National Historic Preservation Act

The National Historic Preservation Act (NHPA, Pub. L. 89–665, 80 Stat. 915) is legislation intended to preserve historic and archaeological sites in the United States of America. The act created the National Register of Historic Places, the list of National Historic Landmarks, and the State Historic Preservation Offices.

National Historic Preservation Act
Other short titlesNational Historic Preservation Act of 1966
Long titleAn Act to establish a program for the preservation of additional historic properties throughout the Nation, and for other purposes.
Acronyms (colloquial)NHPA
Enacted bythe 89th United States Congress
EffectiveOctober 15, 1966
Public law89-665
Statutes at Large80 Stat. 915
Titles amended54 U.S.C.: National Park Service and Related Programs
U.S.C. sections created16 U.S.C. ch. 1A, subch. II; § 470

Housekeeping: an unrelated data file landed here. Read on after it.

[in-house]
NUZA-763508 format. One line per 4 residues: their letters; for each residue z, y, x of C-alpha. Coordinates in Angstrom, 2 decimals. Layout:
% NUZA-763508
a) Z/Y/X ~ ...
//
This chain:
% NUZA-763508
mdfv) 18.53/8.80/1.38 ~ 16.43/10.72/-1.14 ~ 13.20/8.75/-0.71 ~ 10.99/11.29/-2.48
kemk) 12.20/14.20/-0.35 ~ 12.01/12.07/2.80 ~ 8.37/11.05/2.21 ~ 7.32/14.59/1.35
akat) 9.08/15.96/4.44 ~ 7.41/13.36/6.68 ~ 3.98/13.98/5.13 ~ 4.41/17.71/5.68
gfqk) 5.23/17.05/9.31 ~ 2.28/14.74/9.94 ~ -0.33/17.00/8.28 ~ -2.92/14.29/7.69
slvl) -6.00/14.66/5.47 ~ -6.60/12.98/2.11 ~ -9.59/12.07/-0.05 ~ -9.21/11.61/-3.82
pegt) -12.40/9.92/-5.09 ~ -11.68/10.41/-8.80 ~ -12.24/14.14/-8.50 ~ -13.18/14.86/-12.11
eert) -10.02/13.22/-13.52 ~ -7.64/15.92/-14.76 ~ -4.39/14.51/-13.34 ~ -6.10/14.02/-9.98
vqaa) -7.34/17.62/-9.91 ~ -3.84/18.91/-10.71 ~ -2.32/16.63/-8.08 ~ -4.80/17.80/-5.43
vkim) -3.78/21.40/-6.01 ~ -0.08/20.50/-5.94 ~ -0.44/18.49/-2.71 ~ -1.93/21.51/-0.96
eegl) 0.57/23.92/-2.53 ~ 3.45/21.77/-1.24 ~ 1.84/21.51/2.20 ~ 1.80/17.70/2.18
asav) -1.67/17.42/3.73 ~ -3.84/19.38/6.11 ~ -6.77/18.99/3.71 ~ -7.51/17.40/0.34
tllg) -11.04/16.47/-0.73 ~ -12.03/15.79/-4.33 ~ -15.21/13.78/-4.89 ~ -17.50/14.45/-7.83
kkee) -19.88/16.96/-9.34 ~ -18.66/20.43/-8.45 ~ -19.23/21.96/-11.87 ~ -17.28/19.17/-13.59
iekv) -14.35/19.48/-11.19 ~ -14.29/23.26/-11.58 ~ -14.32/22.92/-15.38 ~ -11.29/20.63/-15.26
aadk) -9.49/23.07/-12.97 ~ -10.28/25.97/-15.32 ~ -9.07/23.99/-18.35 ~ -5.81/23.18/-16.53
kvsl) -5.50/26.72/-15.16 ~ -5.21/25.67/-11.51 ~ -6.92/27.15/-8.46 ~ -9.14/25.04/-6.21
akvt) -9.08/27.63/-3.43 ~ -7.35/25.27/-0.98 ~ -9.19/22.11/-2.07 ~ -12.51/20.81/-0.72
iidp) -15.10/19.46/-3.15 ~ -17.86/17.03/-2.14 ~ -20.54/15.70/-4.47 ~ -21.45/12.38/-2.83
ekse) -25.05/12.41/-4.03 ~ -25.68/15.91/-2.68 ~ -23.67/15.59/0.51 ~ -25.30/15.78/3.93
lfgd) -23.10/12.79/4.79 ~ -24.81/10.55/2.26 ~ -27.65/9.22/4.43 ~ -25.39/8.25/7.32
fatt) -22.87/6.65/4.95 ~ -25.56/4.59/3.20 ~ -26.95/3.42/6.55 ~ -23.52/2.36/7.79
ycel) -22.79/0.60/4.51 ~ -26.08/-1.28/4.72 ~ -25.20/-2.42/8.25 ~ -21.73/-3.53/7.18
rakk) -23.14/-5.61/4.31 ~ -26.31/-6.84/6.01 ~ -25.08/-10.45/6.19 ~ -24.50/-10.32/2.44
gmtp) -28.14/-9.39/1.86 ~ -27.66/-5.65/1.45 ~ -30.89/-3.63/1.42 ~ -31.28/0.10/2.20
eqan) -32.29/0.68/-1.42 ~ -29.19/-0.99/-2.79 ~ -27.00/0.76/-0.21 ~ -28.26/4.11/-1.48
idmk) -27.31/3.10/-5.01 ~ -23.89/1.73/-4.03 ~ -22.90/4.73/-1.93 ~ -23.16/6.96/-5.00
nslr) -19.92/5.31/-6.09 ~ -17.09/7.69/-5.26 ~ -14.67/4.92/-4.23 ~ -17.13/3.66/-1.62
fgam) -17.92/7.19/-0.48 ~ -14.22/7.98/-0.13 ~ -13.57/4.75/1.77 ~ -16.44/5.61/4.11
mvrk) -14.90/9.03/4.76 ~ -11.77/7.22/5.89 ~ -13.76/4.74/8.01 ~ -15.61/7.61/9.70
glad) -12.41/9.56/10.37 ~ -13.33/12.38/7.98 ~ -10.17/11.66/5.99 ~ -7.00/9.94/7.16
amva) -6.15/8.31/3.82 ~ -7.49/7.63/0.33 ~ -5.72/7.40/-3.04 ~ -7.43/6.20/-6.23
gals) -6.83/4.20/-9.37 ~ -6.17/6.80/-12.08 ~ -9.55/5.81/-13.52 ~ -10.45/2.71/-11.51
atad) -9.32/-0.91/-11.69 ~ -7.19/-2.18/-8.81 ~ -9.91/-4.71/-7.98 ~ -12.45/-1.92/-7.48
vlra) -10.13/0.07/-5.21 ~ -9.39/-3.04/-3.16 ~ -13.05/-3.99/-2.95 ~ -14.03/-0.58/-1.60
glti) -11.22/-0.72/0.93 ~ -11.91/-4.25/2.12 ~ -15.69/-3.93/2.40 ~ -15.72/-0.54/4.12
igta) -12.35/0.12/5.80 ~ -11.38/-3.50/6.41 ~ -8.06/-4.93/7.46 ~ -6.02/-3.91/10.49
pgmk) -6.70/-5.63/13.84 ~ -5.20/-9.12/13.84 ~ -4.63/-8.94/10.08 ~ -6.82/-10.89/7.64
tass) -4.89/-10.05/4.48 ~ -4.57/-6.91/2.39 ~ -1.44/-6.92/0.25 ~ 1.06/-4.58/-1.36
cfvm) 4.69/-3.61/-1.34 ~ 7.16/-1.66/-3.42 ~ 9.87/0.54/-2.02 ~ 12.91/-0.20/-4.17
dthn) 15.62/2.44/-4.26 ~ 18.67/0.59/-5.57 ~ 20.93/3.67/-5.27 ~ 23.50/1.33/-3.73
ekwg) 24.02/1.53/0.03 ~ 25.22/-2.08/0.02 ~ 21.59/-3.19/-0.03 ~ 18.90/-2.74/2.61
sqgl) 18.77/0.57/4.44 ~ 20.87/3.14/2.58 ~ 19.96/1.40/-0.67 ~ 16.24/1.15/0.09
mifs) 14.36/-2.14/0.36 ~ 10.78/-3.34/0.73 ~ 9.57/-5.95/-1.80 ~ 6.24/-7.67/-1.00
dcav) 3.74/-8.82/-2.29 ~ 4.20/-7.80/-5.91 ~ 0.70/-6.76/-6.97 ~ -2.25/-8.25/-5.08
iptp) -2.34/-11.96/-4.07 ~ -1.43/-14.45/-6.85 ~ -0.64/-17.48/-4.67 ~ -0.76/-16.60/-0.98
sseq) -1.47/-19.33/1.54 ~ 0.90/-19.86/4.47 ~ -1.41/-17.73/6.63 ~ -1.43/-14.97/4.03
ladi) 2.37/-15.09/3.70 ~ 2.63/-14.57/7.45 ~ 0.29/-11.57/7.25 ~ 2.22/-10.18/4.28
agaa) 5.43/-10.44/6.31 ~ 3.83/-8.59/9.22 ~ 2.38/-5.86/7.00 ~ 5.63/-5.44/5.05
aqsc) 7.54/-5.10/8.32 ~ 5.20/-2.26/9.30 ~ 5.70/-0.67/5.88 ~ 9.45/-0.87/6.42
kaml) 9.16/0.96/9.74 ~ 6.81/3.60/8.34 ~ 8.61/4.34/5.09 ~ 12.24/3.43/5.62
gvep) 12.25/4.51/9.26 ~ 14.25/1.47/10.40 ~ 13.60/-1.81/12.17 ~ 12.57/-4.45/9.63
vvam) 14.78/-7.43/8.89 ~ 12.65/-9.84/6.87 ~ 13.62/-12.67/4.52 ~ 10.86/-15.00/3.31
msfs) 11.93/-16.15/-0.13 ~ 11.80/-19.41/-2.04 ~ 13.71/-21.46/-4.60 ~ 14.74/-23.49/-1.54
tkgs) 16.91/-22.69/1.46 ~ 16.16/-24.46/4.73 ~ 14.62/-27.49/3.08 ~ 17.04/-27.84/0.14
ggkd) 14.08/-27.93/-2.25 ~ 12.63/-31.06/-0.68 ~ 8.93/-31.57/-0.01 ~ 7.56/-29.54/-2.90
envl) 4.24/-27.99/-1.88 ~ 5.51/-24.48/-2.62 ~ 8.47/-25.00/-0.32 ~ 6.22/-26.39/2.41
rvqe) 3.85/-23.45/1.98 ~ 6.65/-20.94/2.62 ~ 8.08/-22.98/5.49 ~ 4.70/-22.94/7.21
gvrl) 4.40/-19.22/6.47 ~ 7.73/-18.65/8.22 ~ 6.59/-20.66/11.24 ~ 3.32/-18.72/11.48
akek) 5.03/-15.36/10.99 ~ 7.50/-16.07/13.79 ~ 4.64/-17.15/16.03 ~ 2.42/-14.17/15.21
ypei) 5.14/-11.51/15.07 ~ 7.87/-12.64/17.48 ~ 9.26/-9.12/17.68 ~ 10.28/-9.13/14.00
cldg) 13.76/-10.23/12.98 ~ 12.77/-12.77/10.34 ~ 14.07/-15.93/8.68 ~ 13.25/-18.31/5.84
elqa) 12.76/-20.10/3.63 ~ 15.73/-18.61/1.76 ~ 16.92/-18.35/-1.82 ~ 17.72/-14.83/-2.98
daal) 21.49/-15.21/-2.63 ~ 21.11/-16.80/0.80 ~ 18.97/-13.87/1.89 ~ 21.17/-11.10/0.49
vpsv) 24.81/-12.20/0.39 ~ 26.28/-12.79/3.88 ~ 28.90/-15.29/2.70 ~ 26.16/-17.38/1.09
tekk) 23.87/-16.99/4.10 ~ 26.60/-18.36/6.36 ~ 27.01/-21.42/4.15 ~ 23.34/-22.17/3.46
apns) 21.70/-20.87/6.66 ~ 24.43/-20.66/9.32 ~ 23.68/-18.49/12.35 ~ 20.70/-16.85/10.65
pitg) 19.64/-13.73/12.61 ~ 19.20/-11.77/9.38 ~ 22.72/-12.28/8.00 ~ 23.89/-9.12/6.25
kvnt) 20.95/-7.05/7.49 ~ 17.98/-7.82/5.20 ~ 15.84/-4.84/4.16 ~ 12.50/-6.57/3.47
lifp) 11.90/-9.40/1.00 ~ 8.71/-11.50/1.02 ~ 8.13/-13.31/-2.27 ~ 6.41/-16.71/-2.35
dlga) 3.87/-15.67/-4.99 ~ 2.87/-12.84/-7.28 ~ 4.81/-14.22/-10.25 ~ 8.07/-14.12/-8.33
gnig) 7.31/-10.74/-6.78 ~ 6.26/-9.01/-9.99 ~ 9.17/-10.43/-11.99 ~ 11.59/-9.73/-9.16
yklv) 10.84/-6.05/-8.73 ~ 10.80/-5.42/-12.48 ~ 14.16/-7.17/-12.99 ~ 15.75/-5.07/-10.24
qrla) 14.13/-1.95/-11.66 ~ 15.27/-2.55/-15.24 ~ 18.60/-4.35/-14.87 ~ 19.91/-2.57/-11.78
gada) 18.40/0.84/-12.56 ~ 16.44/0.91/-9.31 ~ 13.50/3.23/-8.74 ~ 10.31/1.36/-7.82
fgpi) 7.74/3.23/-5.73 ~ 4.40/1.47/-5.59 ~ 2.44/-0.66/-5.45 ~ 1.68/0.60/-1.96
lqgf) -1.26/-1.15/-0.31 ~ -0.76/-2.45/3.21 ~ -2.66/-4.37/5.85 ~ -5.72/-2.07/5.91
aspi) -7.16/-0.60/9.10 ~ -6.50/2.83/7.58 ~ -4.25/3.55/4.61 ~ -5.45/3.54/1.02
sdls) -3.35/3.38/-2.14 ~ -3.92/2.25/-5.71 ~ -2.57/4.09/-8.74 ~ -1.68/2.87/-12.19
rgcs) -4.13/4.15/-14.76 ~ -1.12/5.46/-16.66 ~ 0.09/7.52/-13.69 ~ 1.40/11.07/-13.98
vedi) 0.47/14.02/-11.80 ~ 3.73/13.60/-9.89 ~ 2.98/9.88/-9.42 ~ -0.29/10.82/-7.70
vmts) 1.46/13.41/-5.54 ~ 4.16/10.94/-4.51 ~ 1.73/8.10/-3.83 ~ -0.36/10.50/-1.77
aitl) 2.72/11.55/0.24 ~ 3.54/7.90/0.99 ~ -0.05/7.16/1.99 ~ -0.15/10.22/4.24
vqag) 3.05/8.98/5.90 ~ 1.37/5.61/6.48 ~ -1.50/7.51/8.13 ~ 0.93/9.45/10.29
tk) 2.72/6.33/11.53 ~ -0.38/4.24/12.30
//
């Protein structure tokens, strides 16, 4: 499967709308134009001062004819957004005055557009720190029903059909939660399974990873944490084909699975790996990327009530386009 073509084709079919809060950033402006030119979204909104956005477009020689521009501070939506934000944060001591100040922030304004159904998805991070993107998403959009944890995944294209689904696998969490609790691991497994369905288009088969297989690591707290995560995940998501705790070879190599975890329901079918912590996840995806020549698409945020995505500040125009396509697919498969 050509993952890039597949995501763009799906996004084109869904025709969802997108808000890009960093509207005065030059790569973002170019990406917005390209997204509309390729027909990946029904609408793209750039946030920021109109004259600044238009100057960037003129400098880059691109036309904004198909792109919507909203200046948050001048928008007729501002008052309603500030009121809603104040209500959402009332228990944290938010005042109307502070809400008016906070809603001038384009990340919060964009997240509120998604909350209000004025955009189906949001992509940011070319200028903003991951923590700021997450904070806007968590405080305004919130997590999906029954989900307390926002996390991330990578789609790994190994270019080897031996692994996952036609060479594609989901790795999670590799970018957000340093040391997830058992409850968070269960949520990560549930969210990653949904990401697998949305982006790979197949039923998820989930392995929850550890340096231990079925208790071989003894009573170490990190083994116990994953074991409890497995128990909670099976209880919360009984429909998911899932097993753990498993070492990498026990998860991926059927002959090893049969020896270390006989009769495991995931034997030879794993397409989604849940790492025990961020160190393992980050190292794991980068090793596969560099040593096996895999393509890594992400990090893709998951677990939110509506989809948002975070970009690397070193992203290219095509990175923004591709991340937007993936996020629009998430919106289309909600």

Legislative history

Senate Bill 3035, the National Historic Preservation Act, was signed into law on October 15, 1966, and is the most far-reaching preservation legislation ever enacted in the United States. Several amendments have been made since. Among other things, the act requires federal agencies to evaluate the impact of all federally funded or permitted projects on historic properties (buildings, archaeological sites, etc.) through a process known as Section 106 Review.

Many of the historic preservation provisions that had been in 16 U.S.C. are present in 54 U.S.C. §§ 300101320303 by Pub. L. 113–287 (text) (PDF), which was signed into law on December 19, 2014.

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